This article explores the intersections between Australian party politics and commercial talkback radio from 1967 to 1983. It considers the eagerness of individual politicians such as John Gorton and R.W. Askin to exploit the possibilities of ‘dial-in’ radio, addresses how political parties came to view the usefulness (and the dangers) of talkback radio, and assesses the political interventions of Brian White, Ormsby Wilkins and John Laws. In doing so, the article traces the radio industry’s campaign against the ban on pre-election comment, the evolution of the Fairness Code for Broadcasters, and the relationship between media monitoring and talkback radio.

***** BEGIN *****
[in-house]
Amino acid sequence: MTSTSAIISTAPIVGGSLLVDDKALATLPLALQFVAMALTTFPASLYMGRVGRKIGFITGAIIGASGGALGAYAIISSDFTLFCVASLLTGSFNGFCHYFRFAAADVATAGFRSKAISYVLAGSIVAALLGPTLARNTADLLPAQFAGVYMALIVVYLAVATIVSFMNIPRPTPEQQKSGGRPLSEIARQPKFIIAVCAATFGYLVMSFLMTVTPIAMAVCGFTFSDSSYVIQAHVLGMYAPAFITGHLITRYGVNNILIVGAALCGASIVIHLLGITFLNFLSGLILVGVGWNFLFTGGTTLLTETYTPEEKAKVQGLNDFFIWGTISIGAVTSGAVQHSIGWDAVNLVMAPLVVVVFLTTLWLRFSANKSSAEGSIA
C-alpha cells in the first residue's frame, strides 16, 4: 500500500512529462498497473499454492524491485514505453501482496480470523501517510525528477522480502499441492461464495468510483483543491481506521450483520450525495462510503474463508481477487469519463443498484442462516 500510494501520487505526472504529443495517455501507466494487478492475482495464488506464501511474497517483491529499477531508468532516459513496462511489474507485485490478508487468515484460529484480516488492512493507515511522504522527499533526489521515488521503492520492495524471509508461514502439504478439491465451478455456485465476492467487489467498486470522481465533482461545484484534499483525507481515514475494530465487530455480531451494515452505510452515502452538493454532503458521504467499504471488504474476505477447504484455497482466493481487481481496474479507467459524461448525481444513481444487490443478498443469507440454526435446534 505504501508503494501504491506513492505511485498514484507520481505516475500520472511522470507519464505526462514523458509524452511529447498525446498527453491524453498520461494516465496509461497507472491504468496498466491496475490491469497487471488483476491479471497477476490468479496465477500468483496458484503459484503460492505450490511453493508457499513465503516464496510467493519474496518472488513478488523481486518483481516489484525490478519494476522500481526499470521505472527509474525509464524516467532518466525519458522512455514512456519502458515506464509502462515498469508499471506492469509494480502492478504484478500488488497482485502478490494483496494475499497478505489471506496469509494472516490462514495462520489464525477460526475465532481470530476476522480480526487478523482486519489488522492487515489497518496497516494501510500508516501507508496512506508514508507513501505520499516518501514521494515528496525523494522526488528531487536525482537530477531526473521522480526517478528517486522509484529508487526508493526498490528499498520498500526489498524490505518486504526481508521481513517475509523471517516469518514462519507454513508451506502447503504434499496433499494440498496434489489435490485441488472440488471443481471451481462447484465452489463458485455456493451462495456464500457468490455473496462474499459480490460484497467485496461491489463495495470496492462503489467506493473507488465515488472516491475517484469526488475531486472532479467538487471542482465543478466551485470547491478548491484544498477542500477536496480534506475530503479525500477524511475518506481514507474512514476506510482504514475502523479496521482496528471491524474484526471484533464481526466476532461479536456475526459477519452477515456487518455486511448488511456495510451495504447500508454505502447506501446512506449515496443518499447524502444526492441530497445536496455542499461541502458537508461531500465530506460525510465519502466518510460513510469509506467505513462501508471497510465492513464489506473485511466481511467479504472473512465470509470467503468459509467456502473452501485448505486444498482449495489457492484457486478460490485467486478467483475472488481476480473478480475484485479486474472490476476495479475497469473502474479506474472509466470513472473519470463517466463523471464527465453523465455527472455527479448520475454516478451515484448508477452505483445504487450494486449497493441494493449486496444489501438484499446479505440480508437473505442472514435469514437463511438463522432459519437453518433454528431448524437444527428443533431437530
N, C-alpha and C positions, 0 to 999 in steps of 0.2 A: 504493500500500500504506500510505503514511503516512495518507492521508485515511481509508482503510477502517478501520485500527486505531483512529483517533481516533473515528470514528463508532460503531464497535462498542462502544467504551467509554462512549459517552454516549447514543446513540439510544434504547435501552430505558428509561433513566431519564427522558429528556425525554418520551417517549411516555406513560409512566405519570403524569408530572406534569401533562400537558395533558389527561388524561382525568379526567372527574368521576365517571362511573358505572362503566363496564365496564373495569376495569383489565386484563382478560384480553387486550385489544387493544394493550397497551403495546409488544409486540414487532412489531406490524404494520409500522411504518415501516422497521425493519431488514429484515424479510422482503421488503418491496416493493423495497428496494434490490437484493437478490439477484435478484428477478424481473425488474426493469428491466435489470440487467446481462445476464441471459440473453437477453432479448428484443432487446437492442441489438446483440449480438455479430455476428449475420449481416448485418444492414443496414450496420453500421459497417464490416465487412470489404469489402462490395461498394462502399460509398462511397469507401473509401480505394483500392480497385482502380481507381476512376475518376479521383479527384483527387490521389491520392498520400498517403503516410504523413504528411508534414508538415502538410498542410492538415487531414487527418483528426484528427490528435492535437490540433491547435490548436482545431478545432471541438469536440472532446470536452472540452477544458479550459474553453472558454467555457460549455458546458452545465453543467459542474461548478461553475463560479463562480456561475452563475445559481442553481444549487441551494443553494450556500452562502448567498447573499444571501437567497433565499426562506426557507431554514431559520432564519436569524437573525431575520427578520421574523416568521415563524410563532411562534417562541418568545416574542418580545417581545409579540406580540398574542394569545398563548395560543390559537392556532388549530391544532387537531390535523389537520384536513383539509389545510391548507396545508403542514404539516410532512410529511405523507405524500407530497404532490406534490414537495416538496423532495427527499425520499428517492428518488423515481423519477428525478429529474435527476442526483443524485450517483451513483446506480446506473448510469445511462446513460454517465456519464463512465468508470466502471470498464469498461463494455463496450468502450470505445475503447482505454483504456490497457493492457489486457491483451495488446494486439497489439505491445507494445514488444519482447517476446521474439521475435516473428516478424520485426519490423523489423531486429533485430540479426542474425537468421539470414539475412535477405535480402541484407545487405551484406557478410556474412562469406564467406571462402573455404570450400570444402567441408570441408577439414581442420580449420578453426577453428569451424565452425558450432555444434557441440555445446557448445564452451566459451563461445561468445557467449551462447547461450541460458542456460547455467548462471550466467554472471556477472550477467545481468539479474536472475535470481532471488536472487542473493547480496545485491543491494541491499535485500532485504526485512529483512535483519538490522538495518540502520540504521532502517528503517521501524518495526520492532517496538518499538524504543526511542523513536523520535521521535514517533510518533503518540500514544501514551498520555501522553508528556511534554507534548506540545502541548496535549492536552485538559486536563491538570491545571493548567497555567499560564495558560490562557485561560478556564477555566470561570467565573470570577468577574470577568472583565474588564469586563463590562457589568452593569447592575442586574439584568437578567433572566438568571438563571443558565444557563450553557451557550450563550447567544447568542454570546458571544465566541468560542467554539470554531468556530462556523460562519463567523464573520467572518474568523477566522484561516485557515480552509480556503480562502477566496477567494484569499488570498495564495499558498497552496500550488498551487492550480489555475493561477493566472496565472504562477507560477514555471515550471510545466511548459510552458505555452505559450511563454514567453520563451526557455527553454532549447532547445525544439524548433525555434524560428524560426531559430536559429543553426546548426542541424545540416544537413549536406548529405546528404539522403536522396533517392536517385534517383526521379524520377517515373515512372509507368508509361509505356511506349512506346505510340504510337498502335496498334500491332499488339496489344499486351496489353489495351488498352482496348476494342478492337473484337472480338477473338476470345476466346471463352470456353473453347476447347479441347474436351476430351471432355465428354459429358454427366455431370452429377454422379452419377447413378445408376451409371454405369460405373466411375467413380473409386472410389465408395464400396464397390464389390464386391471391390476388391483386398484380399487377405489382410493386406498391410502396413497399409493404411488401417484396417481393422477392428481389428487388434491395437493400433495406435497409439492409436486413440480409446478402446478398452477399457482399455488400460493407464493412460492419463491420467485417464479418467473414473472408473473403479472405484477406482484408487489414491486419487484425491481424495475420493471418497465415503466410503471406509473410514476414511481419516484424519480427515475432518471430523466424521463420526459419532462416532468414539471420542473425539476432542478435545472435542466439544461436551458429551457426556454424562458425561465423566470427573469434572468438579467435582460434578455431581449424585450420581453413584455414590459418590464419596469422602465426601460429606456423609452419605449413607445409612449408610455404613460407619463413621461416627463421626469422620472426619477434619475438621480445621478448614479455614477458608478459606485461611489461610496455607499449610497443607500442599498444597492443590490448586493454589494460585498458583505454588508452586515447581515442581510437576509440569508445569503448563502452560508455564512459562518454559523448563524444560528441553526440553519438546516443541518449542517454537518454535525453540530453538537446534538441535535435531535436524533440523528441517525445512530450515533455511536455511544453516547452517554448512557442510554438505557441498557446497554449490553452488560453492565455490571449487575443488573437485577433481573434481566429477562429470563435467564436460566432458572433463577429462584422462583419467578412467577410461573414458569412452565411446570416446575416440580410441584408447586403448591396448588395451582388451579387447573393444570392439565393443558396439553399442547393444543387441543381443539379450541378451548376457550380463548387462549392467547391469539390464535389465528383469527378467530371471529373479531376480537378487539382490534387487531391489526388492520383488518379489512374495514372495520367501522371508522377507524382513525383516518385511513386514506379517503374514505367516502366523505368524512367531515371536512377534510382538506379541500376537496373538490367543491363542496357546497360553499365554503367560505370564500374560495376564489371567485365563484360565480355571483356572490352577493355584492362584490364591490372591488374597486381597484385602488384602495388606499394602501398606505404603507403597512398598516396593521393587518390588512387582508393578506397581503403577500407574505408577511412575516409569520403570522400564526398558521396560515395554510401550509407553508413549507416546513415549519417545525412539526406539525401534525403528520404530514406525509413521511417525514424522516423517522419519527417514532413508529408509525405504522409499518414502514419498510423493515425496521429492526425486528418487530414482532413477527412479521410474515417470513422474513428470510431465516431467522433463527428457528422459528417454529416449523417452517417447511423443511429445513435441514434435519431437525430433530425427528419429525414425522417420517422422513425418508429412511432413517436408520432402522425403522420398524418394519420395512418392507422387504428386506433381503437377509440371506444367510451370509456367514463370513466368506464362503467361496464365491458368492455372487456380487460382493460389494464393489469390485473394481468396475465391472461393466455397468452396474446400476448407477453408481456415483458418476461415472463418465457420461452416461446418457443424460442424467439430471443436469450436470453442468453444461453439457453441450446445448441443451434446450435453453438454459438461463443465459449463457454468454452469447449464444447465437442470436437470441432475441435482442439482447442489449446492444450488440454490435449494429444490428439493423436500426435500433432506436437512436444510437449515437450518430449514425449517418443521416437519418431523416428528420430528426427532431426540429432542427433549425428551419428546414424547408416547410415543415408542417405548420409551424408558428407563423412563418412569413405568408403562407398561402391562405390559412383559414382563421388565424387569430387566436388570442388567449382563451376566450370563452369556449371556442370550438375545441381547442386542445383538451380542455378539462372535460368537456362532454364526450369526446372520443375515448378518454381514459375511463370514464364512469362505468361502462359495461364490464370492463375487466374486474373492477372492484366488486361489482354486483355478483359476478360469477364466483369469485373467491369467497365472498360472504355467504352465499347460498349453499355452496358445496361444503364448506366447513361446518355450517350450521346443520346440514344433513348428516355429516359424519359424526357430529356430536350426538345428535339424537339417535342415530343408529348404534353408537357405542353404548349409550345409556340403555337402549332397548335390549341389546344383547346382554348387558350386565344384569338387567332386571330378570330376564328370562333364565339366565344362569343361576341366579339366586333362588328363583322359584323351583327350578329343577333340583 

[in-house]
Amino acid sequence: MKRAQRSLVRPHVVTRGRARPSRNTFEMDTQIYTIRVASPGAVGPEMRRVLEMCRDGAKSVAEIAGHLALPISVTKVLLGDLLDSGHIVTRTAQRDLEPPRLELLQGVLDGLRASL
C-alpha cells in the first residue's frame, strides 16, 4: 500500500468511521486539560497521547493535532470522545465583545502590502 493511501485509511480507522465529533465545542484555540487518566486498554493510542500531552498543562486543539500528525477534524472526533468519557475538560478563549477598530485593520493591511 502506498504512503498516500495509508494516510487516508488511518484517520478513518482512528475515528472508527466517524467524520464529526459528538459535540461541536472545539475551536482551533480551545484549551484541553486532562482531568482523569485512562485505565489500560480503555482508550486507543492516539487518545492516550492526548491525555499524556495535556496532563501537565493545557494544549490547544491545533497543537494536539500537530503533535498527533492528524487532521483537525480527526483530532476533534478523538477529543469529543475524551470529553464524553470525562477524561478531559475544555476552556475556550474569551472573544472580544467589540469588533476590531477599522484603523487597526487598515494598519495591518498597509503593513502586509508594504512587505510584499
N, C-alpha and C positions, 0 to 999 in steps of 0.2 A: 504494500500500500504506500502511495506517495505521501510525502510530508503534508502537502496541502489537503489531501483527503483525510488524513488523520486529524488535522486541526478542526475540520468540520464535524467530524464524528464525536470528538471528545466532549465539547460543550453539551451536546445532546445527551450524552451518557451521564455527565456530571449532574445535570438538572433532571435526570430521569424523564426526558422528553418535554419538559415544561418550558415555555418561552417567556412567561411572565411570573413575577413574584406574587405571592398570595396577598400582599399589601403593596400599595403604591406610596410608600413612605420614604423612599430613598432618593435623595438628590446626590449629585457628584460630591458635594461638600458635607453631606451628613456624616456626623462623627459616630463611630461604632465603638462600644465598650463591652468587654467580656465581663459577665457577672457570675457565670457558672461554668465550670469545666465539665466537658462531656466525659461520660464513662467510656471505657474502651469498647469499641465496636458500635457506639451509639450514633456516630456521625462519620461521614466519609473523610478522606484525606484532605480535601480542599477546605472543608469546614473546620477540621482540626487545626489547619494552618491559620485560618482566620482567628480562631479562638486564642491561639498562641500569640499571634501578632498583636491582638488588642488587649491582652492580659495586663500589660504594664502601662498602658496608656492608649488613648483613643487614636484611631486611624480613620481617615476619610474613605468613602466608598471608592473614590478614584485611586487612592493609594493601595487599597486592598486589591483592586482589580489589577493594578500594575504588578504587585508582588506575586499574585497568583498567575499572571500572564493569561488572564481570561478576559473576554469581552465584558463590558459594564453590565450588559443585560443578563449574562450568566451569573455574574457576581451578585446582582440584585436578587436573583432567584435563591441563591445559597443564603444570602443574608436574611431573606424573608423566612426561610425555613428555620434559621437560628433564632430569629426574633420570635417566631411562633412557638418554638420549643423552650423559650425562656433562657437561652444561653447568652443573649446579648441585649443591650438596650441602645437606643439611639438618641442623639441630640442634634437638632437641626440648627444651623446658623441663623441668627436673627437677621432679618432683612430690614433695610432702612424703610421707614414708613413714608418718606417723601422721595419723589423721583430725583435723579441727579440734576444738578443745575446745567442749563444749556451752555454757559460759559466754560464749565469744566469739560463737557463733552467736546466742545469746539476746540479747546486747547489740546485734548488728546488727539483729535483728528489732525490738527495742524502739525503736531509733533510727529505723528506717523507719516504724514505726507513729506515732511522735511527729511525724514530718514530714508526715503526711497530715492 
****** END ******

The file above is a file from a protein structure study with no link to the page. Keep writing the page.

|Number of pages||12|
|Journal||Media international Australia incorporating culture and policy|
|Publication status||Published - 2007|
- talkback radio
- commercial radio